Clients who leave your office impressed feel they have taken a step up by doing business with your firm and will be the most likely to refer your business.
What easy steps can you take to make this impression? Everything you do for your clients should be perceived as a benefit. Follow these steps and you may well be on your way to a prosperous relationship:
1. Take pictures of your office. When we look with our eyes, we are accustomed to what we see. We are often more critical when looking at photos. Are papers stacked everywhere? Are tangles of computer cables visible? Is the reception-area furniture askew or tired looking? Are the pictures and photos on the wall bland or sun-bleached?
Easy step: It’s an exercise in cleanliness. The reception area should look professional. Straightening furniture, clearing away stacks of paper, and tidying desks only costs a small amount of time. Wall decorations? Clean the glass so it sparkles. Rotate positions of your artwork.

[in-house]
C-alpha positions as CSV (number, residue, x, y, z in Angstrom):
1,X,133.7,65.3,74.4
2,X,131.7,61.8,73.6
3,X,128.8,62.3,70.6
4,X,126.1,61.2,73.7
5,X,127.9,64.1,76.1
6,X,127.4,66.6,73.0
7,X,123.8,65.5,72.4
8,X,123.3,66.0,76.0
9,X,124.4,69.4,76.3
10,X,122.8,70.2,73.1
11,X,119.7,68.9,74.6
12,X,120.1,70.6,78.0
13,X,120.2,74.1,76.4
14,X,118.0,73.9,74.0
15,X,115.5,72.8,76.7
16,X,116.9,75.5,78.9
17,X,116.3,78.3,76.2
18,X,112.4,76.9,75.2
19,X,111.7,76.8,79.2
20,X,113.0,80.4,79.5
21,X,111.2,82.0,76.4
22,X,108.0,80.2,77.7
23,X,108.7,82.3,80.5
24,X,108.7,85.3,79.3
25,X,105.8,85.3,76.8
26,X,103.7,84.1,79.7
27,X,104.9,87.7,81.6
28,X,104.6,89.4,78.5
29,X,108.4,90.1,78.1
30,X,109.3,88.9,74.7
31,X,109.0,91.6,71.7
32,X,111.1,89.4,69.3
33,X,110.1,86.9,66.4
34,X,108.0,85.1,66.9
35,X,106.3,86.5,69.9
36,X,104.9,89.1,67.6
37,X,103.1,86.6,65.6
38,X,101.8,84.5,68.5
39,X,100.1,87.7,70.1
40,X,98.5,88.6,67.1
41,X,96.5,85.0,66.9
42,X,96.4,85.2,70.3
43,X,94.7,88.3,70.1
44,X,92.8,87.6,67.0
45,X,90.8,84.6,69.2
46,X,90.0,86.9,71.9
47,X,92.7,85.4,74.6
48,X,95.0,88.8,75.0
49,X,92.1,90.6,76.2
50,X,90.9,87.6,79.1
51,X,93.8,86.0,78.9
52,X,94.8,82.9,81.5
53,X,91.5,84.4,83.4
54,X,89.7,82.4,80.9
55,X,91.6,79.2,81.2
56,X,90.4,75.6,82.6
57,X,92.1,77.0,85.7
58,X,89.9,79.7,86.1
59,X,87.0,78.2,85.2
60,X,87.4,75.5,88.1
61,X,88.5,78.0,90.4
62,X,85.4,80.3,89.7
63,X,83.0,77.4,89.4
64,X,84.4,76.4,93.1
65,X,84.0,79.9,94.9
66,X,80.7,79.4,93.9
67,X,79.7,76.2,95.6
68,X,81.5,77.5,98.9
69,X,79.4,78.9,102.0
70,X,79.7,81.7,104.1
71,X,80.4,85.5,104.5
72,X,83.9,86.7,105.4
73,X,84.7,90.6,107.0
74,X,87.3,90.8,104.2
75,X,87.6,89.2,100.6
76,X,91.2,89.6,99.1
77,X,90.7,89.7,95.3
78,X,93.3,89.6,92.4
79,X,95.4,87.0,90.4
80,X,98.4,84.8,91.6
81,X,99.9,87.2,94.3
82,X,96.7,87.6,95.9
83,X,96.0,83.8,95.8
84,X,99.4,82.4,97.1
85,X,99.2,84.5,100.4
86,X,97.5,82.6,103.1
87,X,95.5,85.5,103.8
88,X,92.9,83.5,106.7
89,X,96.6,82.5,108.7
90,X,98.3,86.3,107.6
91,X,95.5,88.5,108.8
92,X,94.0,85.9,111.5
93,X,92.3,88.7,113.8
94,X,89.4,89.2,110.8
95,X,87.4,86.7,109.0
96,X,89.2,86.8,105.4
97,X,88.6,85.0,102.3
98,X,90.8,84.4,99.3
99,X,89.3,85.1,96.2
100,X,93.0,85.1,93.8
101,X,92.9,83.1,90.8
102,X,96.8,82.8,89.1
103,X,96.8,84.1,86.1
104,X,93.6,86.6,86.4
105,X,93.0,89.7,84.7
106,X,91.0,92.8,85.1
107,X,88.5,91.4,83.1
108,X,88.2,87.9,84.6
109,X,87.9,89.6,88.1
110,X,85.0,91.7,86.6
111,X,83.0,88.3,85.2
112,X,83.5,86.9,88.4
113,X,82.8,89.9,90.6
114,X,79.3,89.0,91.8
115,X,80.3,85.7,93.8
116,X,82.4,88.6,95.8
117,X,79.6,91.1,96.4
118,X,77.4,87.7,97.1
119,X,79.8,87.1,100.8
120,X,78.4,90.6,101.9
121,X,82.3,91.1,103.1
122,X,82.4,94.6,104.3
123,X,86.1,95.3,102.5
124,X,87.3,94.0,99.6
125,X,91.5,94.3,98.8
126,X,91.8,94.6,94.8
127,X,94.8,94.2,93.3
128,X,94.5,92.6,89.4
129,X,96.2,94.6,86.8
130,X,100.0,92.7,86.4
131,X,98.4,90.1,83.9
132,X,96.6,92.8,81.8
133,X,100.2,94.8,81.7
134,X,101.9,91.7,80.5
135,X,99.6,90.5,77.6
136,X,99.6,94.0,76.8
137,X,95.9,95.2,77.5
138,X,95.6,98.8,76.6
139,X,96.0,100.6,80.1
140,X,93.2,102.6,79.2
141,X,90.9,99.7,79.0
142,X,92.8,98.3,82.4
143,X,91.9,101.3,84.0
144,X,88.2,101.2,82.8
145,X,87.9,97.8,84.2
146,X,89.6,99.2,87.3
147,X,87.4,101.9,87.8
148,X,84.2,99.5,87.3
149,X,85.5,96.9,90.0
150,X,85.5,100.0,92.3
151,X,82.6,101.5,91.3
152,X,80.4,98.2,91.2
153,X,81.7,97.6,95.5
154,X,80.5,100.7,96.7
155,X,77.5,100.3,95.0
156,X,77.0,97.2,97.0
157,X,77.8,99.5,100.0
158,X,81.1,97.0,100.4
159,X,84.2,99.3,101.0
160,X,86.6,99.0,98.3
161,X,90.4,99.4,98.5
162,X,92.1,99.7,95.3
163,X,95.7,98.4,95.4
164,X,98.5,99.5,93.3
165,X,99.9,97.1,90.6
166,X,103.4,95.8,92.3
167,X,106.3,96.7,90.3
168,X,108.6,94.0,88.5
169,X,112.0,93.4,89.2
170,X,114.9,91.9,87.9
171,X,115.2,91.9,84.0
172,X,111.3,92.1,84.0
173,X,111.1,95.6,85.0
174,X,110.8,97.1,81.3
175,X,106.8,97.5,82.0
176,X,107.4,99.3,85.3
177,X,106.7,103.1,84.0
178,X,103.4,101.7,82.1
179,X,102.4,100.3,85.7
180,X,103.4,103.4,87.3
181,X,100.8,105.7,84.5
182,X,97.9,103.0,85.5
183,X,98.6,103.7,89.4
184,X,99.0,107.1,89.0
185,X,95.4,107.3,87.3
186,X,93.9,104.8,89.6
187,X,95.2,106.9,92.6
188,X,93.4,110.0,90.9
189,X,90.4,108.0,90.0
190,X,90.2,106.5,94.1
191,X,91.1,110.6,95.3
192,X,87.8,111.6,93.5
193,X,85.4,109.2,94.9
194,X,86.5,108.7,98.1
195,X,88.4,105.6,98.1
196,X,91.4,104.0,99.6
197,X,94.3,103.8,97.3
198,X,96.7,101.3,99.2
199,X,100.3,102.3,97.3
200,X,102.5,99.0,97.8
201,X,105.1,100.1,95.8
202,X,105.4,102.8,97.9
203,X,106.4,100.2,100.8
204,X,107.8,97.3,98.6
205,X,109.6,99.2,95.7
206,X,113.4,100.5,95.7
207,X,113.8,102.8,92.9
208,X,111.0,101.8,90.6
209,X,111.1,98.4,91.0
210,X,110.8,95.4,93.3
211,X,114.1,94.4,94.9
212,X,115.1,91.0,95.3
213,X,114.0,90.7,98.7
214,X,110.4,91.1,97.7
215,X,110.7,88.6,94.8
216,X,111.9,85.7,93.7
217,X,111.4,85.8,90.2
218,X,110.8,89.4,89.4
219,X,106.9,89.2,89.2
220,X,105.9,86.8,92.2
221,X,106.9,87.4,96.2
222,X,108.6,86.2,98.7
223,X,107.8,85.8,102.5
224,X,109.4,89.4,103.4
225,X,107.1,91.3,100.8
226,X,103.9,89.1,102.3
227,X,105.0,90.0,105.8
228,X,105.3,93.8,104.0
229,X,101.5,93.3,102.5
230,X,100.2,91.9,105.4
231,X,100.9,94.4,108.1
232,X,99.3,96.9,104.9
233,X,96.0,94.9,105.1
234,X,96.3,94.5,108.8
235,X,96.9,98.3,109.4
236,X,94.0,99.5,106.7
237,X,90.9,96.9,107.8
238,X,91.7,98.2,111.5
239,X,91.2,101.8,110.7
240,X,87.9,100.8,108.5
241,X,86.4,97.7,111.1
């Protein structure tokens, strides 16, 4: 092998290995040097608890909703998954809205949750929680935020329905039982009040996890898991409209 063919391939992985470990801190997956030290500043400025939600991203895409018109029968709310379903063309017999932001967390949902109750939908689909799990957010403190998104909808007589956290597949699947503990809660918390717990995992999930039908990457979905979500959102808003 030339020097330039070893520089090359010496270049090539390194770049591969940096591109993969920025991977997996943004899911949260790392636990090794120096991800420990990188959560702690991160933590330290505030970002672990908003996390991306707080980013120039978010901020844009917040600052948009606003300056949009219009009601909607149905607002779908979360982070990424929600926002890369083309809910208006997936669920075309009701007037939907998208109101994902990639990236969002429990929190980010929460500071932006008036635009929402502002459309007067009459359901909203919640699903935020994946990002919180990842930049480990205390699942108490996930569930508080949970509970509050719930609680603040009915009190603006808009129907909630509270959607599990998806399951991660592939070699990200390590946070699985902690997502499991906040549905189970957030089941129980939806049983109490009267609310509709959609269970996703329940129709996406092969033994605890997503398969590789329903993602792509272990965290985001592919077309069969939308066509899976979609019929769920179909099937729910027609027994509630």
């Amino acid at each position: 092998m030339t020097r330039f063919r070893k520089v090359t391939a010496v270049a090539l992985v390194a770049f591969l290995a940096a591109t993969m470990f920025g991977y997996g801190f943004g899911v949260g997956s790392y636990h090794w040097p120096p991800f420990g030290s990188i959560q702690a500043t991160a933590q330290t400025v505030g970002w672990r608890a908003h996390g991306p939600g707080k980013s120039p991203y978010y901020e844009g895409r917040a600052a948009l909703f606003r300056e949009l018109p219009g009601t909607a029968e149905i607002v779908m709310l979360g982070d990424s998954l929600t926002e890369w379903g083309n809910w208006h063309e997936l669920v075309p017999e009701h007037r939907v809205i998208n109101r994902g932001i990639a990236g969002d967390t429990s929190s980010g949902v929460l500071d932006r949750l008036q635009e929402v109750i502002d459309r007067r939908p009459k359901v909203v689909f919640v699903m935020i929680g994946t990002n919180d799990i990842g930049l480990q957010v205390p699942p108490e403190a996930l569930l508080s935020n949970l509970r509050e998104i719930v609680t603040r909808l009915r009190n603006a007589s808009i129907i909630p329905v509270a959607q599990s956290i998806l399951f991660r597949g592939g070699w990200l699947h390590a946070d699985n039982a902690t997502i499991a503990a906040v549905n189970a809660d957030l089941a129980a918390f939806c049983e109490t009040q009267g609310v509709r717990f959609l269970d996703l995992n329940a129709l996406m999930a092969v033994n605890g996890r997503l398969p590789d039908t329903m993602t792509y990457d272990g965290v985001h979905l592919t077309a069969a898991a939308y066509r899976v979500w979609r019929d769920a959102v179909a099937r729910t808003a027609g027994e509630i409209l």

2. Replace magazines. Visitors often wait, and naturally, they may want something to read. What magazines are within easy reach? How old are they? Consider focusing on aspirational magazines highlighting luxury travel, wine collecting, and exotic cars. It delivers an unspoken message: Clients of your firm can afford this lifestyle. Current financial newspapers are always a good choice.
Easy step: Buy a selection of the magazines mentioned above. Replace them once they get shopworn. Throw them out at the end of the month, making way for new issues. Have multiple copies of the day’s financial newspapers available.